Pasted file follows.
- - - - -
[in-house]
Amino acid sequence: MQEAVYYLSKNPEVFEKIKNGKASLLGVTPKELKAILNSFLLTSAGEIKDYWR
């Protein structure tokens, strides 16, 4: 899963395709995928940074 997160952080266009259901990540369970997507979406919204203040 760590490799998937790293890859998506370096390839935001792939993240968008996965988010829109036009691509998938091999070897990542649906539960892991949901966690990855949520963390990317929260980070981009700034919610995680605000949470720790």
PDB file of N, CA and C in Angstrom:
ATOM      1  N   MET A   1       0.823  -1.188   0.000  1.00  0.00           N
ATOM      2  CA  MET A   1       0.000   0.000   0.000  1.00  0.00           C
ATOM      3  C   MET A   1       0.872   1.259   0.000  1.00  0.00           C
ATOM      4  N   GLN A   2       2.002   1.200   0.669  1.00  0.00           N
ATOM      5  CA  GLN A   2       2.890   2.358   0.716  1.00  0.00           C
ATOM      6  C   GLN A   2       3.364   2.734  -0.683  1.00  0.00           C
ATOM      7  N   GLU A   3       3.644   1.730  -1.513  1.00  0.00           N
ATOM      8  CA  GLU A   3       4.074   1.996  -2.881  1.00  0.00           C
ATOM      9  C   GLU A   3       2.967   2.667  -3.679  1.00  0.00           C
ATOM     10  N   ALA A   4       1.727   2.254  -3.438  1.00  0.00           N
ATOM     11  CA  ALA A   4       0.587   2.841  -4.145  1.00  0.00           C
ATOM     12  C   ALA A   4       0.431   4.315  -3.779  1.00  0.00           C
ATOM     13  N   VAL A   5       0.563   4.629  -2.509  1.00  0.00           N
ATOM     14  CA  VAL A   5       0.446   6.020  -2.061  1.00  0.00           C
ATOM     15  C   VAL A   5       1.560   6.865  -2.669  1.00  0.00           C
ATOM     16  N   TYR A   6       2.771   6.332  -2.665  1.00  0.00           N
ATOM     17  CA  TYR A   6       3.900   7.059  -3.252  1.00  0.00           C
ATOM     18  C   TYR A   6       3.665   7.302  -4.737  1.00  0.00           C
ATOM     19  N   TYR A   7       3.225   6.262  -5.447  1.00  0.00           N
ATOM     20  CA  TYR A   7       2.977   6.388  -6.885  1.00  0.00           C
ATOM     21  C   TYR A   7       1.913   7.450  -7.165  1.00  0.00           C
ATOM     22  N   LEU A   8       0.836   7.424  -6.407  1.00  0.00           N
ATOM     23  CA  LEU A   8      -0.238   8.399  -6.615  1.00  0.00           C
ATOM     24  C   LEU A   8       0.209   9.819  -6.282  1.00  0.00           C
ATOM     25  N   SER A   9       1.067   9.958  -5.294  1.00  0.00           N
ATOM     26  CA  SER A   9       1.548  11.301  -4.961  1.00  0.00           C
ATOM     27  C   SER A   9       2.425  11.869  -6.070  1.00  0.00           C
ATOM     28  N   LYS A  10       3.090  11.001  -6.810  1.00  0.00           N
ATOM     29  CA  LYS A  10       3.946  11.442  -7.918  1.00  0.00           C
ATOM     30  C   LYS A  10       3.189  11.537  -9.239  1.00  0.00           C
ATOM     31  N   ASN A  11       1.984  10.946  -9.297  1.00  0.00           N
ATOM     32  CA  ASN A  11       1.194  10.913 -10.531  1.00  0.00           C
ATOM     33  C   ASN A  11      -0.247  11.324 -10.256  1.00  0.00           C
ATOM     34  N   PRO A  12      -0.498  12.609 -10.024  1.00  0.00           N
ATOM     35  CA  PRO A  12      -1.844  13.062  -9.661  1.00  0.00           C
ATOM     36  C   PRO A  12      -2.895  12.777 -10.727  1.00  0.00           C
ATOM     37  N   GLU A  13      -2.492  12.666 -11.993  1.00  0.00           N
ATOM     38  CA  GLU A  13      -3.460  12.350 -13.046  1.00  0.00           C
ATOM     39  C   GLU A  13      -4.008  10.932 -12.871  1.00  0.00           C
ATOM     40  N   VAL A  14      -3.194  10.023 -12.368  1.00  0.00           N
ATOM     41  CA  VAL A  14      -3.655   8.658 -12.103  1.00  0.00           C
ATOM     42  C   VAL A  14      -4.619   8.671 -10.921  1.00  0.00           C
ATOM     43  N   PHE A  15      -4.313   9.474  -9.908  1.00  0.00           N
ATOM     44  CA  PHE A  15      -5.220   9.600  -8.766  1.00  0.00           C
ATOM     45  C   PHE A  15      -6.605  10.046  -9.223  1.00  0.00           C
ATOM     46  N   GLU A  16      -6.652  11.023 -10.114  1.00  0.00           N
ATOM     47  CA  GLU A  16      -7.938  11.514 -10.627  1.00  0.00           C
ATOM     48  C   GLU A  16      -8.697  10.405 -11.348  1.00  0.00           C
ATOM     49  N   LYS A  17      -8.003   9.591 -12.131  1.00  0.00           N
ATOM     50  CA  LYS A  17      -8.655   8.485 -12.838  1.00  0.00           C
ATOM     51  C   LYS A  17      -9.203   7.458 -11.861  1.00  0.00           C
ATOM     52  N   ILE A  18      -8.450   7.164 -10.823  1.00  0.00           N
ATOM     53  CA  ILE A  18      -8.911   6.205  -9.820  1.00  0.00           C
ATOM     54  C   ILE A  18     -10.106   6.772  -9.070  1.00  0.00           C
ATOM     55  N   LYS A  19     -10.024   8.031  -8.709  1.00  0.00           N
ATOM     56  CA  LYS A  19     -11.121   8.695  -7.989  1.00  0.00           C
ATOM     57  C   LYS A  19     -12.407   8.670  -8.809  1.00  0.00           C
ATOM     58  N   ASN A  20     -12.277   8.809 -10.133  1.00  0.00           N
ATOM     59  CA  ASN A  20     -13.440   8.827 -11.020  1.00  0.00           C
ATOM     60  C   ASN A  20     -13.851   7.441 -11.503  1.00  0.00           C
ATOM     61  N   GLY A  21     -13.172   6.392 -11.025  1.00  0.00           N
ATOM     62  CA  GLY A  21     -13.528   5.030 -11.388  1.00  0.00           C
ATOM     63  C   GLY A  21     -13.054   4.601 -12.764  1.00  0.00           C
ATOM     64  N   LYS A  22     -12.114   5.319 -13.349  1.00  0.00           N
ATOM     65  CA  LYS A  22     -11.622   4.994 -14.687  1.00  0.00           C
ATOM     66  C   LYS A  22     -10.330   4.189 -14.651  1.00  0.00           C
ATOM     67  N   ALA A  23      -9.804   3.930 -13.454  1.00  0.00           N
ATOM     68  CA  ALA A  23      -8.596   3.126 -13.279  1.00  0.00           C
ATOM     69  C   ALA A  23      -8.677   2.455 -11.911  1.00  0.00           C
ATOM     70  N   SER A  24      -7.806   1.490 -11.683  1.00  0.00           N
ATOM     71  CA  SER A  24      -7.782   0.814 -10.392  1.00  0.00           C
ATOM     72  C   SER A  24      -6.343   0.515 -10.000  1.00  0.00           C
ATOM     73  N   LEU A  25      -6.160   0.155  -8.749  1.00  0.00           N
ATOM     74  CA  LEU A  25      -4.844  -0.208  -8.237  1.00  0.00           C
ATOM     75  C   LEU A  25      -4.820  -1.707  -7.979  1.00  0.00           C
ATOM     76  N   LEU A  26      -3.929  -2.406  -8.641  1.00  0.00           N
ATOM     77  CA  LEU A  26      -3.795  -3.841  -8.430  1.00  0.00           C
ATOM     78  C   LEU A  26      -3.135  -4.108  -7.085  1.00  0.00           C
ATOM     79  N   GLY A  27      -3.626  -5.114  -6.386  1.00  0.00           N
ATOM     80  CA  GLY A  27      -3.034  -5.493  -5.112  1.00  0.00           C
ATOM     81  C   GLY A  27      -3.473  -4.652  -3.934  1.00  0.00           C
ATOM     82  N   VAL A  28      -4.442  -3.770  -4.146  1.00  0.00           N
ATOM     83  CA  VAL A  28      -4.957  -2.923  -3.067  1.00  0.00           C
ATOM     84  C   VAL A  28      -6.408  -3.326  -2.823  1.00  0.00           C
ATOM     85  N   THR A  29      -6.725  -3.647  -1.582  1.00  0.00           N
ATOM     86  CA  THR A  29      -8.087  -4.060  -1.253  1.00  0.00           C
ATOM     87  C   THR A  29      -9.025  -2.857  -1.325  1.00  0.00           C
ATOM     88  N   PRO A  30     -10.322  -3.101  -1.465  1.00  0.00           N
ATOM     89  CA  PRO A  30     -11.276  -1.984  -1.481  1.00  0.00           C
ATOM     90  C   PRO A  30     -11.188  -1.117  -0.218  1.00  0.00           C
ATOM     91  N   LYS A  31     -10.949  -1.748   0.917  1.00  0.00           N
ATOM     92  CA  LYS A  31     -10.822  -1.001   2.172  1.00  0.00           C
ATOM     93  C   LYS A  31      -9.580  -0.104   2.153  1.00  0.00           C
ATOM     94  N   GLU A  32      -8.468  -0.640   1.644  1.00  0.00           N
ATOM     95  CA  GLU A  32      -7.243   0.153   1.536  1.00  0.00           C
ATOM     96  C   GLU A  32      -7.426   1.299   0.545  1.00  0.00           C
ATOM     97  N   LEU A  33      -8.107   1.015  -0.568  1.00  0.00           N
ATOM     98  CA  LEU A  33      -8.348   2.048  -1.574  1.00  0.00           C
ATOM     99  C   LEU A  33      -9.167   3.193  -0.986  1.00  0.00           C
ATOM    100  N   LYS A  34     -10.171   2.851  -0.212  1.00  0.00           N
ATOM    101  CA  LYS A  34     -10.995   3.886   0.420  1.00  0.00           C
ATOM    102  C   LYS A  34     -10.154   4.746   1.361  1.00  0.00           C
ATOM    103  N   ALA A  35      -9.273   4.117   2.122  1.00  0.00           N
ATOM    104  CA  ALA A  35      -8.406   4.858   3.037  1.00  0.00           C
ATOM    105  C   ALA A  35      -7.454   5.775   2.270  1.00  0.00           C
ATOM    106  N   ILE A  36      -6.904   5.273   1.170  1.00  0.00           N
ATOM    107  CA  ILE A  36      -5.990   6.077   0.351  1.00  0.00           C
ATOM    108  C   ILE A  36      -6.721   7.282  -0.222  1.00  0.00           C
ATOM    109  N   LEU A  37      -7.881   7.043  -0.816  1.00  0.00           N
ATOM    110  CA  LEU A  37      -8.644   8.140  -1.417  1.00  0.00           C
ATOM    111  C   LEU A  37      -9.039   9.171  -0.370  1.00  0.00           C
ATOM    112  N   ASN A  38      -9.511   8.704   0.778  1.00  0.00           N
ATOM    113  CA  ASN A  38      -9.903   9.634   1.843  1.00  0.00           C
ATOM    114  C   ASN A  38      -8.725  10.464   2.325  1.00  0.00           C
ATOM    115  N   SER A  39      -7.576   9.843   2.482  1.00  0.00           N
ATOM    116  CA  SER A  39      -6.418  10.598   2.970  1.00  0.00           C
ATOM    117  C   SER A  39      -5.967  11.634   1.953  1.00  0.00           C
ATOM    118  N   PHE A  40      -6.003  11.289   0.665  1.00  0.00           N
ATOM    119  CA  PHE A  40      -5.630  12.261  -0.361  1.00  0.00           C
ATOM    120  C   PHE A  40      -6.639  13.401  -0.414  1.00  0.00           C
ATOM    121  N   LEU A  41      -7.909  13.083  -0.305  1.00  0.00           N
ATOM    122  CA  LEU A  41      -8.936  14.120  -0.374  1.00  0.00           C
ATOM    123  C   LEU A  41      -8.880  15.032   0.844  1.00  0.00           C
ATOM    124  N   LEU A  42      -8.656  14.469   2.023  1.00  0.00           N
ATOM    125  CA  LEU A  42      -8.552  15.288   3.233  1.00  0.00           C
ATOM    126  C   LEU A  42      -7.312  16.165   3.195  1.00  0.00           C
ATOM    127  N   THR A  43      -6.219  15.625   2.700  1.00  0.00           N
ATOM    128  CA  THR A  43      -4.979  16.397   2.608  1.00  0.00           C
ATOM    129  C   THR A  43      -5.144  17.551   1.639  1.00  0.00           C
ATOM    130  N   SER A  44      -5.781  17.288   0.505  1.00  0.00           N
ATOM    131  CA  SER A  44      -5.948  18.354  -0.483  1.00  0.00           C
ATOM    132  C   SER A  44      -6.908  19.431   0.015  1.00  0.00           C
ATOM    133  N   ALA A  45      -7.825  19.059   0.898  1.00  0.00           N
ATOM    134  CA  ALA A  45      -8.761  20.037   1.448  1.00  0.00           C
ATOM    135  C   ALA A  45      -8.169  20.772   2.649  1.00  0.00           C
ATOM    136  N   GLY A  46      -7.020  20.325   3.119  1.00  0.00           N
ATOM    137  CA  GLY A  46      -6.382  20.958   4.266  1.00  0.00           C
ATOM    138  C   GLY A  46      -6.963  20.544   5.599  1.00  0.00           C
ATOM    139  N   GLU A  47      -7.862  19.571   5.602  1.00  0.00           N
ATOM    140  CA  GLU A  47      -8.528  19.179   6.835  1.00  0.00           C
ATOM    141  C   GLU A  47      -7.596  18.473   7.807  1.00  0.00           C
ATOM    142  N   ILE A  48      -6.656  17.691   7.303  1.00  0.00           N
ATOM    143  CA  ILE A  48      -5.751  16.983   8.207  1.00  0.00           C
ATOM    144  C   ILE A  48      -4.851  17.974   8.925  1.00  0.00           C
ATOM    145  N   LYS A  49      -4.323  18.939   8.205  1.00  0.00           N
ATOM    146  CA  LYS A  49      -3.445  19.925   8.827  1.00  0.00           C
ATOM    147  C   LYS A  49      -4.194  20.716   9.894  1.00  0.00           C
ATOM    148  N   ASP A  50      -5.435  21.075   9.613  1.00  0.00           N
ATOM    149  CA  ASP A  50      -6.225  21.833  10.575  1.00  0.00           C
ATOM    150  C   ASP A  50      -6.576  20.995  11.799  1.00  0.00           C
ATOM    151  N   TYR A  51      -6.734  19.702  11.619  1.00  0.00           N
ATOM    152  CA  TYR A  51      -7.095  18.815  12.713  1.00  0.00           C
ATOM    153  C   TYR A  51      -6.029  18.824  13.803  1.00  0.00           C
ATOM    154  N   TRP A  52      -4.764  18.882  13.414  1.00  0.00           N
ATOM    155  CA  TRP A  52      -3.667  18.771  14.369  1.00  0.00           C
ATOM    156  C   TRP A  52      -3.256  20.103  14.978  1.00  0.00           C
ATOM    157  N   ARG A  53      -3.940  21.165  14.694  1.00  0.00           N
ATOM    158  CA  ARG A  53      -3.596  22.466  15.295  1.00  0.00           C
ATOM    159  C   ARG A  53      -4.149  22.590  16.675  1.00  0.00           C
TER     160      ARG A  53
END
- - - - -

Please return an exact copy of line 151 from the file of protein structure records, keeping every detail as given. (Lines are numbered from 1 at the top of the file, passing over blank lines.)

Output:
ATOM    147  C   LYS A  49      -4.194  20.716   9.894  1.00  0.00           C